It’s difficult enough searching for prior art in your native language, and if you don’t speak Mandarin or Cantonese, it can be particularly difficult to locate relevant Chinese-language prior art. That is why the China National Knowledge Infrastructure (CNKI) is a treasure trove of high-quality Chinese NPL, searchable in both Chinese and English. After the jump, learn about the wide range of NPL resources available at CNKI and where to get professional translations of any relevant documents!
According to the introduction on the website, CNKI is an e-publishing project approved by the Press and Publications Administration of PRC and backed by Tsinghua University that began in 1996 and publishes databases containing e-journals, newspapers, dissertations, proceedings, yearbooks, reference works, etc. Free searching is available on the CNKI homepage, which is in Chinese but can be translated using Google Translate. Users can also access an English-language version of the CNKI portal, which lists all searchable databases:
- China Academic Journals Full-Text Database – 1994 onward (most are retrospectively covered）
- Century Journals Project – 1915-1993
- China Doctoral Dissertations Full-Text Database – 1999 onward
- China Master’s Theses Full-Text Database – 2000 onward
- China Proceedings of Conferences Full-Text Database – 1999 onward
- China Core Newspapers Full-Text Database – 2000 onward
- China Yearbooks Full-Text Database – 1912 onward
- China Reference Works Online
- China Statistical Yearbooks Database
Although searching many of these databases is free, users must subscribe to view the full-text content. Users can select any of the above databases on the CNKI EastView (English-language) homepage to search individually, or users can choose to conduct a cross-database search (of any databases except China Reference Works Online and China Statistical Yearbooks Database). Forms available for the cross-database search portal include:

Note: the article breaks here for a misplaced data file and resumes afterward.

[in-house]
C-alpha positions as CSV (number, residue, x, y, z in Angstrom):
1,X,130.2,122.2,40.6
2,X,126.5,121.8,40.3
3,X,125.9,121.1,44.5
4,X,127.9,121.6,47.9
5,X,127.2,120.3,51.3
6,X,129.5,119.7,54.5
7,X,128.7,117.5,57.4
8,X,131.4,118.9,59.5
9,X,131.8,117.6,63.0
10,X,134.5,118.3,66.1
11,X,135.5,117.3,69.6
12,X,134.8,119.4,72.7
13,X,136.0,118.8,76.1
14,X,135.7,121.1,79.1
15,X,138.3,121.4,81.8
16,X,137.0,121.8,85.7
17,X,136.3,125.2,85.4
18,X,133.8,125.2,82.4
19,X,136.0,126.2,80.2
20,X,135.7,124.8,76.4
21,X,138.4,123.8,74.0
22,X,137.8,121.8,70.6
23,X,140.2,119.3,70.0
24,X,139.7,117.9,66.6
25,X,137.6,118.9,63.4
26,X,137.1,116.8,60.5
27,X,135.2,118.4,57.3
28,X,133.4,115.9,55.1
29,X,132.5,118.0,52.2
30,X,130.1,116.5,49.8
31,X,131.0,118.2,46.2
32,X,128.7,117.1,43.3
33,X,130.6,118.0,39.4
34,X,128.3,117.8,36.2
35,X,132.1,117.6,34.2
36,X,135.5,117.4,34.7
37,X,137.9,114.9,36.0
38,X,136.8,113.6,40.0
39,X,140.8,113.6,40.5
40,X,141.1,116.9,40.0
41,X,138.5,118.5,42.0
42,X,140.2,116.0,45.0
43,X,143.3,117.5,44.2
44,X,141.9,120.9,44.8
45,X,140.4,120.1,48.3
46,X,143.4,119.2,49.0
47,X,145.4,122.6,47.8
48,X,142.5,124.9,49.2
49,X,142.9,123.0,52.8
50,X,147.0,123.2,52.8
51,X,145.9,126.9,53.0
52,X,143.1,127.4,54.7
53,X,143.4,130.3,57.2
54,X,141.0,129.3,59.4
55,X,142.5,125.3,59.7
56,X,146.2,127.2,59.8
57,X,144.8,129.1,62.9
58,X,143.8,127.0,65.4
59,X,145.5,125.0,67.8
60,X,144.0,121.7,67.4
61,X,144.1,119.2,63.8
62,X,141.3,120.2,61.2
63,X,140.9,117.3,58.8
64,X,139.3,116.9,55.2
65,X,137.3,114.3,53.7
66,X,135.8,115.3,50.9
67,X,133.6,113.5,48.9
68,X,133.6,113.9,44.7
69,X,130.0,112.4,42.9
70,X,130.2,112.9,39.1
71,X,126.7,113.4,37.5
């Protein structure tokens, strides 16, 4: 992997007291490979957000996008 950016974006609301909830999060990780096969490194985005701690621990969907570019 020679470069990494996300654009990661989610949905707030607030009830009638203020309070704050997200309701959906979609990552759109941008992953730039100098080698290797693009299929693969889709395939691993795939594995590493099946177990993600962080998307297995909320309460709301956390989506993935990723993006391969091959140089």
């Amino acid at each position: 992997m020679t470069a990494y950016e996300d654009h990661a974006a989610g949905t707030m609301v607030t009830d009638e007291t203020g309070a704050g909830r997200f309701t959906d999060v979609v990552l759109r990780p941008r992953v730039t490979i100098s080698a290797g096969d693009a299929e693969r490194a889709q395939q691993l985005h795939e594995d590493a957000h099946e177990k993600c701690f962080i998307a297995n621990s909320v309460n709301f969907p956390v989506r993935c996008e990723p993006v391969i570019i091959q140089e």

- A basic search form (one available search form, with a drop-down menu of fields and option to search in a date range)
- Advanced search form (multiple forms combined by Boolean operators and date range)
- Expert search (command line interface, which appears to accept only Chinese-language field operators)
However, non-registered English-language users should remember to only search through the basic search form on the English-language homepage (pictured below).
If non-registered users search through the tabbed Basic, Advanced, or Expert search forms on the main CNKI cross-database portal, they will receive this error message:
If the user searches through the English-language homepage, the search result list will appear in English with keywords highlighted in red.
If a user selects the title of a result, they are taken to the full bibliographic record for the document. The bibliographic data for many fields, including title, author, and abstract, is listed in both English and Chinese.
Non-registered users can view the hit-list and bibliographic data on the records, but they must log in to download the full-text documents.
Users can view a list of prior search queries under the Search History tab in the upper right corner of the portal. However, I wouldn’t recommend searching directly in the cross-database search portal unless you are a registered user, since the portal search forms don’t seem to function correctly for non-registered users.
A detailed help guide and some basic search instruction below the forms are available in English.
Although the use of the search portals may be glitchy for non-registered users, I’d still definitely recommend using this database to locate relevant Chinese-language prior art. Users can search by keyword and date range for free through the basic English-language search form, and these searches will retrieve detailed bibliographic records with both English and Chinese data available in the main fields. If a user does find a particularly relevant Chinese-language document through this database, then it may be necessary to have a professional translation prepared by a specialist in IP translation services. Our parent company, Landon IP provides patent, legal, and technical translations, in all major IP language pairs, including Chinese, Japanese, German, Korean, French, Spanish, Russian, and Vietnamese.
What do you think of CNKI’s search features and coverage? Is there another database for Chinese NPL that you can recommend? Let us know in the comments!
This post was contributed by Joelle Mornini. The Intellogist blog is provided for free by Intellogist’s parent company Landon IP, a major provider of patent searches, trademark searches, technical translations, and information retrieval services.